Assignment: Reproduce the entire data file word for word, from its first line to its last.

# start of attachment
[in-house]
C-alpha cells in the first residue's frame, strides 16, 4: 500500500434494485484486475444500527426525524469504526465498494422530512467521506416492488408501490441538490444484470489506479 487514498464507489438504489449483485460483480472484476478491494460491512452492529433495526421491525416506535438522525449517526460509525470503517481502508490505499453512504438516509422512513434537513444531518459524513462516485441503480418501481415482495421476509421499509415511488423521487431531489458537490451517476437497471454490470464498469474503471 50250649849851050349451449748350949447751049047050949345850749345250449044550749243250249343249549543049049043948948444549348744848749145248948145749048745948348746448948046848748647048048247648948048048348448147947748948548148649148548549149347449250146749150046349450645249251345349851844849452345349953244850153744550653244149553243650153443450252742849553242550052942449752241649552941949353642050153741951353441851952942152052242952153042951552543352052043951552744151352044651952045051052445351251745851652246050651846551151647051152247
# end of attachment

[in-house]
C-alpha cells in the first residue's frame, strides 16, 4: 500500500434494485484486475444500527426525524469504526465498494422530512467521506416492488408501490441538490444484470489506479 487514498464507489438504489449483485460483480472484476478491494460491512452492529433495526421491525416506535438522525449517526460509525470503517481502508490505499453512504438516509422512513434537513444531518459524513462516485441503480418501481415482495421476509421499509415511488423521487431531489458537490451517476437497471454490470464498469474503471 50250649849851050349451449748350949447751049047050949345850749345250449044550749243250249343249549543049049043948948444549348744848749145248948145749048745948348746448948046848748647048048247648948048048348448147947748948548148649148548549149347449250146749150046349450645249251345349851844849452345349953244850153744550653244149553243650153443450252742849553242550052942449752241649552941949353642050153741951353441851952942152052242952153042951552543352052043951552744151352044651952045051052445351251745851652246050651846551151647051152247